Make a Solar Eclipse Quilt: Free Pattern!
I realized this week that the upcoming total solar eclipse should be commemorated with a quilt. I designed an easy small quilt that goes together quickly. Maybe you’d like to make one, too. I’m calling it Moonshadow. It’s 15″ x 25″. Here’s a printable version.
Here’s what you’ll need for a 15″ x 25″ quilt:
- Medium blue print for background, 1/2 yard
- Yellow print for sun, a fat eighth or a fat quarter
- Charcoal gray print for shadows and binding, 1/3 yard
- Backing fabric, 20″ x 30″
- A circle shape, 3″ across (print one here or use an acrylic template or household object)
- Template plastic
- Lightweight fusible web
- Bumpy or fuzzy yellow yarn, about 15″
Be certain that your yellow and gray fabrics both show up clearly against the blue background. Audition them by standing back across the room to evaluate.
Here’s what to do:
- Cut the background blue into a 15″ x 25″ rectangle.
- Make a plastic template of the 3″ circle shape or use a 3″ acrylic template if you have one. You can also print this circle in order to make a template. I just used a wine glass. Trace 13 circles onto the paper side of fusible web. Rough cut the circles out at least 1/4 outside the drawn lines; you can leave them in groups to save time.
- Iron 8 of the fusible web circles onto the wrong side of the yellow print. Cut the circles out, right on the lines, so that you have 8 yellow circles ready to fuse.
- Iron the remaining 5 circles onto the wrong side of the charcoal gray fabric. Cut the gray circles out. Now is the time to make certain that the yellow and gray fabrics show up against the blue background. You need 8 yellows and 5 grays (there are extra grays in the picture). Remove the paper backing from all of the circles.
- Arrange the 8 yellow circles and 1 gray circle on the background as shown below. You can measure the distance from each circle to the edges of the background to keep the sides symmetrical, or you can just eyeball it. Be sure to leave plenty of room at the edges for the quilting and the binding; 1″ to 1-1/2″ is about right . Fuse the circles in place with an iron.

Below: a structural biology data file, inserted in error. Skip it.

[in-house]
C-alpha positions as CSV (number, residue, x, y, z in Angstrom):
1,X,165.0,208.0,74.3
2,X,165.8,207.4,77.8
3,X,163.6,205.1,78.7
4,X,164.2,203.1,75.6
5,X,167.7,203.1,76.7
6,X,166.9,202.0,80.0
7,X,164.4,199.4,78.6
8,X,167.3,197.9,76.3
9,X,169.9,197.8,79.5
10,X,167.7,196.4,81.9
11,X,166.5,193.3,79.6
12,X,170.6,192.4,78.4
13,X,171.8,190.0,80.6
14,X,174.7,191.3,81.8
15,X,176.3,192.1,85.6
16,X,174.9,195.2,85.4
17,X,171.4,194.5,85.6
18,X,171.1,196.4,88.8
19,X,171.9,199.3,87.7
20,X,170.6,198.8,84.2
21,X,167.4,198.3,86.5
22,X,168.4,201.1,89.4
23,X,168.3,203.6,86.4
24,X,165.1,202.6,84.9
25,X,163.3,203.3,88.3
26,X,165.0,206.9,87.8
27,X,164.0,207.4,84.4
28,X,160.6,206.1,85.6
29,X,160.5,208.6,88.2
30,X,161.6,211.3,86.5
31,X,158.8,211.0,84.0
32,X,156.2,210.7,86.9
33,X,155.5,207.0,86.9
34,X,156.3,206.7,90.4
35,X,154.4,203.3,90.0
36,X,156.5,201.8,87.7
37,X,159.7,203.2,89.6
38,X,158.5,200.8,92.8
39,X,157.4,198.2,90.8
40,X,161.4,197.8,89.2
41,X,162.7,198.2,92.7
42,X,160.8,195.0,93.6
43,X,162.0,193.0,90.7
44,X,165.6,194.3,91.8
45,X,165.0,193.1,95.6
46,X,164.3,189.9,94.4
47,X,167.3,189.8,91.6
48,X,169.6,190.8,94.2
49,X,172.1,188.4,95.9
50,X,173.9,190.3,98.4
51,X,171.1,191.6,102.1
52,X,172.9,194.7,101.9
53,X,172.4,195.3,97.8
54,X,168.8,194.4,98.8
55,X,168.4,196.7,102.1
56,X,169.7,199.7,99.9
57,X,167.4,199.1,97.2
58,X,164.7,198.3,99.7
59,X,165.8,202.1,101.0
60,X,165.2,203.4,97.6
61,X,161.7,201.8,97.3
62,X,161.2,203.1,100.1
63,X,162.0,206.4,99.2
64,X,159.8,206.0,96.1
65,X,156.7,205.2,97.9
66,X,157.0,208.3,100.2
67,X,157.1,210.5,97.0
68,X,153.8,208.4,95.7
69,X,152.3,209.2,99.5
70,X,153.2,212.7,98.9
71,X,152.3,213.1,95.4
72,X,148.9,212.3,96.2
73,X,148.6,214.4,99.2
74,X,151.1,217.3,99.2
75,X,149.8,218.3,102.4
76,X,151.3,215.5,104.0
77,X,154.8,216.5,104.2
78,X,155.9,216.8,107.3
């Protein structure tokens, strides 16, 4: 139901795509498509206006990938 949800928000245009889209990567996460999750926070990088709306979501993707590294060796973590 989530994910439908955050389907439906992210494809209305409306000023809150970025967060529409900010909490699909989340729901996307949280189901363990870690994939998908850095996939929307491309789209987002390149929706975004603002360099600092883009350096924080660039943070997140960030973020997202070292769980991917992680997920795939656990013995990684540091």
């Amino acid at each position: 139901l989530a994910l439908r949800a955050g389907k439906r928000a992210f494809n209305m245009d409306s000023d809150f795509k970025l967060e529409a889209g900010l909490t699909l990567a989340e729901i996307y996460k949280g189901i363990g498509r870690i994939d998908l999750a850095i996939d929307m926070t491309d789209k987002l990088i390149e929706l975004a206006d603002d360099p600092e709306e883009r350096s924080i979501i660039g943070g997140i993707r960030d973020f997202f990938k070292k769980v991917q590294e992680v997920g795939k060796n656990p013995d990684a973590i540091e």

- Cutting the shadows: Using your circle template at the edge of a gray circle, mark a small “bite” at the circle’s edge as shown below. This one takes up less than 1/4 of the circle.
- On the same gray circle, mark another “bite” that is larger than the first one, placing it close to the first bite. Do the same thing a third time, making the last bite even bigger as shown below. You can see from the extra chalk line that I changed my mind about the size of the third bite! Layer 2 gray circles together and pin; cut on the lines so that you have 2 matching sets of bites ready to be fused.
- Using your circle template, mark the largest bite on 1 gray circle as shown below.
Pin 2 circles together and cut out the final 2 bites as shown below.
9. Place all of the gray pieces (bites) onto the yellow circles as shown below and fuse in place.
10. Layer the quilt top with the batting and backing.
11. Now the fun begins! This project is perfect for the beginning machine quilter. The quilting is like scribbling and is meant to be wobbly and imprecise. It will look questionable at first, but as you add more wobbling lines, it will start to look better.
Use yellow thread to quilt many wobbly circles around the yellow circles. Stitch right onto the yellow patches and go around the edges several times to secure them. Add some orange circles for a little color.
Use dark thread to quilt near the edges of the gray patches, going around several times with wobbly lines.
Quilt diagonal lines in the upper corners to suggest rays of sunshine as shown below.
Quilt concentric half circles under the appliqué as shown below, to suggest the shape of a sunrise. Make the lines wobbly and scribbly, crossing over other lines at will. Add some orange lines for zest.
12. Thread the machine with invisible thread. Use a zigzag to couch the yellow yarn at the very outside edge of the gray circle, suggesting the sun’s brilliance behind the moon’s shadow as shown below.
13. When the quilting is complete, square up the quilt by trimming the edges even. Cut gray binding strips 2 1/8″ wide and bind the quilt.
14. Add a label to the back of the quilt. The image above is my label, created in Photoshop. I also made a generic label so you can print it and add it to your own quilt. See below; the pdf does not have the Stash Bandit logo. If you use this one, be sure to sign your name elsewhere on the quilt.
I hope you’ll make your own solar eclipse quilt! If you do, please send me a photo and I’ll post it for everyone to enjoy. My email is firstname.lastname@example.org.
Does your quilt group need a program? Let it be me! My trunk shows are large, varied and exciting!
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